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Article

The Economic Crime and Corporate Transparency Bill

Article

The Economic Crime and Corporate Transparency Bill

15 Jan 2024

3 minute read

The Economic Crime and Corporate Transparency Bill received Royal Assent on 26 October 2023, becoming the Economic Crime and Corporate Transparency Act 2023 (ECCTA).

The Economic Crime and Corporate Transparency Bill - news article image

The Economic Crime and Corporate Transparency Bill received Royal Assent on 26 October 2023, becoming the Economic Crime and Corporate Transparency Act 2023 (ECCTA).  

The Government introduced the Bill in order to reform the role of Companies House and improve transparency over UK companies (and other legal entities). The intention behind it is to crack down on fraud, money-laundering and other economic crimes by tackling misconduct at source.

There are several aspects to the Act but the main changes introduced to Companies House include identity verification for all new and existing registered company directors and people with significant control, the improvement of information on the register and additional compliance requirements.

Some measures in the Act will require secondary legislation and internal systems development by Companies House before they are introduced however, other measures are expected to come into force sooner (early 2024). There will be a transitional period for existing companies and LPs to meet the identity verification requirements and to become compliant.

New verification requirements

The passing of the Bill will prevent those setting up companies under false identities from hiding money behind unverified names. This mean that Companies House can check, remove or decline information submitted to, or already on, the companies register.

Identify verification can be undertaken via Companies House or through an Authorised Corporate Services Provider (ACSP) such as an accountant or legal advisor. Alternatively, an individual seeking to file documents with the Registrar directly will need to first verify their identity.

Improving financial information

The Government would like the register to be more reliable and accurate and reflects the latest advancements in digital technology. As part of this, each company on the register must have a registered email address and there will be new rules for registered office addresses. All companies must, at all times, have an ‘appropriate address’ as their registered office with the ability for  documents received to be recorded and to come to the attention of a person acting on behalf of the company. Therefore, the use of PO Box’s will no longer be allowed to be used as a registered office.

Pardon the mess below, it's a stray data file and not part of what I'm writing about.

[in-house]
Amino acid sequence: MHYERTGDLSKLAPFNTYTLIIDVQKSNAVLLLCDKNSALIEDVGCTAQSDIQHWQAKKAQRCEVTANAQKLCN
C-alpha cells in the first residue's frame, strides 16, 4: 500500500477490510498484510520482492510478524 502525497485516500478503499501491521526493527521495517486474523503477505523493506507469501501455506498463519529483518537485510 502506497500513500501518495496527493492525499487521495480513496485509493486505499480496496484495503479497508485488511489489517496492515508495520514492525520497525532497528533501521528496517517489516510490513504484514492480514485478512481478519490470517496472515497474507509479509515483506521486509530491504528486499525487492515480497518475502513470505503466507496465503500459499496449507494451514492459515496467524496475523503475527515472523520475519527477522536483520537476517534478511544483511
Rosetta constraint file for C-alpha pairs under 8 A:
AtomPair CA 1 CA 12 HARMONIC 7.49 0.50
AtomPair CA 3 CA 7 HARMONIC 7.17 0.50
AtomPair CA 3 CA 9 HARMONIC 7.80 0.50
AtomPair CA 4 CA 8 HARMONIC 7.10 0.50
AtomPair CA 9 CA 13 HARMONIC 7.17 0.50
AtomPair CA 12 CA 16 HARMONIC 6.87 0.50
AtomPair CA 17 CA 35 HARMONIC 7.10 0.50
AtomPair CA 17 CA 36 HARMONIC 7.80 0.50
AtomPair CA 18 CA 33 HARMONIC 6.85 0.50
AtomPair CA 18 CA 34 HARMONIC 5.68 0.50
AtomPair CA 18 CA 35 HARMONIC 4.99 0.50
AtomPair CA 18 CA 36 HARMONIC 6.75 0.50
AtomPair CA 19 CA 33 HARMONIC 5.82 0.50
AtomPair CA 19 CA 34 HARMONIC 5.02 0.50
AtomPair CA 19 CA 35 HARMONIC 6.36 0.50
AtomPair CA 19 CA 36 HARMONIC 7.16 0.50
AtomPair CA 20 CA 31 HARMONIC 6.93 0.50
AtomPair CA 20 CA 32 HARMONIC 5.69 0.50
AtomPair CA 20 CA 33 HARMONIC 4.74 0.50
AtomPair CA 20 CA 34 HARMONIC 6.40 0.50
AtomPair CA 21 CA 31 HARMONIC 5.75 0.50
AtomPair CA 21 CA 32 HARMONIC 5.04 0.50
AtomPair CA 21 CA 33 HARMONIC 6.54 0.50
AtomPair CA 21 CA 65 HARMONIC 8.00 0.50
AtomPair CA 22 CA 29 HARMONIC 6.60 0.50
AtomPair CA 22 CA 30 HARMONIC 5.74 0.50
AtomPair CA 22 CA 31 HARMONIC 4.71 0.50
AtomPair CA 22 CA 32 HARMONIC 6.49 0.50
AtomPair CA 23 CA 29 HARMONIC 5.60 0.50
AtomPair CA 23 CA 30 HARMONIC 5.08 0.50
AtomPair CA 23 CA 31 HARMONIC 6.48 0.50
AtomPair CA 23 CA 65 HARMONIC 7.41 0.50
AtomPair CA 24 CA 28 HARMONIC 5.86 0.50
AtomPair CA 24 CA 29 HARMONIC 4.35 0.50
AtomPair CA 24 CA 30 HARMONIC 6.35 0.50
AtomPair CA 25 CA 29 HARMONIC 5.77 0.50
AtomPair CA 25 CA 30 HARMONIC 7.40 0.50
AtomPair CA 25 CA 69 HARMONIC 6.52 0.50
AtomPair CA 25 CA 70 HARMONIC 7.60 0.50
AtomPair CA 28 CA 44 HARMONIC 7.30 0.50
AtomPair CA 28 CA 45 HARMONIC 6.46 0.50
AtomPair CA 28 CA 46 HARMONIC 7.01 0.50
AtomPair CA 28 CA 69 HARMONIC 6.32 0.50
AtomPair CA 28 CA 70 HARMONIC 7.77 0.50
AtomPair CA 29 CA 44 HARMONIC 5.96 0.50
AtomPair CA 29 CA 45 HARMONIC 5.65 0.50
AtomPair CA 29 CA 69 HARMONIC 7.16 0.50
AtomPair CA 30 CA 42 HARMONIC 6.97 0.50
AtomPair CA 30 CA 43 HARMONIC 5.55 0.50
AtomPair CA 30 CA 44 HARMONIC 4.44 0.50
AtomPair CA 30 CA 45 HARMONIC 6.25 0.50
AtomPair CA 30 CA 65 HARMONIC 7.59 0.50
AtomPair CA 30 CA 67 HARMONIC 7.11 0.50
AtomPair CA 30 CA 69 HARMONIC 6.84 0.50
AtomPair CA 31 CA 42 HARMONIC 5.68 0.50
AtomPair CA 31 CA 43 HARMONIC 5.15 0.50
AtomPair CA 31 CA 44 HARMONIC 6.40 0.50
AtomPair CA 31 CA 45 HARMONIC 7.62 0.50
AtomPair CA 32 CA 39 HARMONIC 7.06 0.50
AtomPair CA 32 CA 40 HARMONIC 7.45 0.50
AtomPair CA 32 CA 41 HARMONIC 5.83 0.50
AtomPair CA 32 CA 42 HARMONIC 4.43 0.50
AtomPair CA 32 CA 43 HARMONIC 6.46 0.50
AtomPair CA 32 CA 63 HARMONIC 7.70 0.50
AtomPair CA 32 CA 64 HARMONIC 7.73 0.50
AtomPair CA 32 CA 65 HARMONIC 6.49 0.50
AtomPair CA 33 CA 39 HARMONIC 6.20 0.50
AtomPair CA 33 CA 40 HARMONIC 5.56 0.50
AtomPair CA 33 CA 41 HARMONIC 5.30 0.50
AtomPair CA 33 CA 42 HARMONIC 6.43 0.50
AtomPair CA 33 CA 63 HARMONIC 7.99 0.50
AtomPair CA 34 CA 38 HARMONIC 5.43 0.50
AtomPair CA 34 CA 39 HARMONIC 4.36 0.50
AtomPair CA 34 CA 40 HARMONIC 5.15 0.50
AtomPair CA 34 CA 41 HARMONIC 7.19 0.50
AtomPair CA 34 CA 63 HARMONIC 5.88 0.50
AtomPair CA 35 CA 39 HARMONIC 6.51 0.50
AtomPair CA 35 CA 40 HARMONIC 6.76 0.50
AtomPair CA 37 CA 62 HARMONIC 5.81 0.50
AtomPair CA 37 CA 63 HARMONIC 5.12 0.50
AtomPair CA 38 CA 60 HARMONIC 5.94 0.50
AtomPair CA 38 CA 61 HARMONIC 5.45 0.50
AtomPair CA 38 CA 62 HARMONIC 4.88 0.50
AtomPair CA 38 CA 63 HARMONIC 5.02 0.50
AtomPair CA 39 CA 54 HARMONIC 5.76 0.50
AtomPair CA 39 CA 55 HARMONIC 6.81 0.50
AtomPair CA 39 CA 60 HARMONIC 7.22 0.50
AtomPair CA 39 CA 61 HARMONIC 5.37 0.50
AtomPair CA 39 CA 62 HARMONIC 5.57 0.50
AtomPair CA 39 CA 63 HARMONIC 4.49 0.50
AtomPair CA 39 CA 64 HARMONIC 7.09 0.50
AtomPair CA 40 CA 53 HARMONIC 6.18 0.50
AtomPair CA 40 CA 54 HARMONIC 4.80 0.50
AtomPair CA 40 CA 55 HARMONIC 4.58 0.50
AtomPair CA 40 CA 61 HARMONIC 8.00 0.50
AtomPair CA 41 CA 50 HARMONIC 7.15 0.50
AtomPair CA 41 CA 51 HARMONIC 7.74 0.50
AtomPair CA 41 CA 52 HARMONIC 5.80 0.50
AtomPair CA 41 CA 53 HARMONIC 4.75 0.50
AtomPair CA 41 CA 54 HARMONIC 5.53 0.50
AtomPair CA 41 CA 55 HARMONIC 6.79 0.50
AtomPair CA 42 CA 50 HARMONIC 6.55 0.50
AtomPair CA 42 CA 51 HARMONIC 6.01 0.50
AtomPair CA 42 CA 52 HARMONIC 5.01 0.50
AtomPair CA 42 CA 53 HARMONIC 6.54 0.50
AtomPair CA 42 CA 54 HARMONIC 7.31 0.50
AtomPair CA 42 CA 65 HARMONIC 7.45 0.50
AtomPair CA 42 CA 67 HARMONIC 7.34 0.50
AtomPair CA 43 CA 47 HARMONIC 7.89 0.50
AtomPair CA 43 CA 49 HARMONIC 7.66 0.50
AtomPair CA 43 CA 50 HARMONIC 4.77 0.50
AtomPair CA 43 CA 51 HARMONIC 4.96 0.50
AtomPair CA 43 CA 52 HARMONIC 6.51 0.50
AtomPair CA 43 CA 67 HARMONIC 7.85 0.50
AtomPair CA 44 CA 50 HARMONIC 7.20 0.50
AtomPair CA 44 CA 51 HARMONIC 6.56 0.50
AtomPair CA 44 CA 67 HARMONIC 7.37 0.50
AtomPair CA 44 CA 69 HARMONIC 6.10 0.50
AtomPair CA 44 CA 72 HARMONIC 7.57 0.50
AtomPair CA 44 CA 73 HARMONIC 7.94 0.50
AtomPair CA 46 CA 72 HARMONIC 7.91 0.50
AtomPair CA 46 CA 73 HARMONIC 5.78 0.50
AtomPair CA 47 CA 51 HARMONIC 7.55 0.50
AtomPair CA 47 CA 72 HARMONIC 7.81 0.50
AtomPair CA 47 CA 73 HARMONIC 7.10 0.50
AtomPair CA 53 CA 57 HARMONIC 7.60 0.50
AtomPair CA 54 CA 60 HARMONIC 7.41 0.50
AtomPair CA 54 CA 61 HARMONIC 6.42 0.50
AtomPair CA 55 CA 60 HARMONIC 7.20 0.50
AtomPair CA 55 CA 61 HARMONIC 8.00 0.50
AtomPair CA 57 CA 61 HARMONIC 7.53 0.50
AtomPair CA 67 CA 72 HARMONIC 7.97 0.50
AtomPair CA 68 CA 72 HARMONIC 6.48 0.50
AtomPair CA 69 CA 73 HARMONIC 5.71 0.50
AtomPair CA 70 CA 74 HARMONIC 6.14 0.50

Additional compliance requirements

The new Act will introduce a range of additional compliance requirements for companies with small and micro accounts. In the fullness of time, these entities will no longer able to file abridged accounts, and must file their profit and loss account in an Inline Extensible Business Reporting Language (iXBRL) format. Those who use Limited Partnerships (LP’s) in corporate structures and, the amount of information required by Companies House will increase.

Much of the information that will be required to file with the Registrar must be submitted by an ACSP.

Register of Overseas Entities

It is worth noting that the Register of Overseas Entities which requires overseas entities that own UK land or property to declare their beneficial owners or managing officers came into force on 1 August 2022 and my colleague Darshil Shah’s article explains more.

Enforcement of the Act

Companies House will be given broader powers, including more effective investigative and enforcement powers. The Act will give the Registrar authority to request additional information on filings, and to query, amend or remove information where it is not satisfied about the accuracy of information provided.

How we can help

As we are awaiting the implementation of the systems within Companies House, there is no immediate rush to act on some aspects of the Act. However, we can assist clients in reviewing corporate structures and provide support with restructuring/removing surplus entities/ LPs as required. It has been noted that the earlier measures will include the fact that companies must file a verified email address and cannot use a PO Box as their registered office - this is something we will be acting on to bring our clients up-to-date.

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Need expert advice?

Speak to an expert for advice on
+44-1865 292200 or get in touch online to find out how Shaw Gibbs can help you

Email
info@shawgibbs.com

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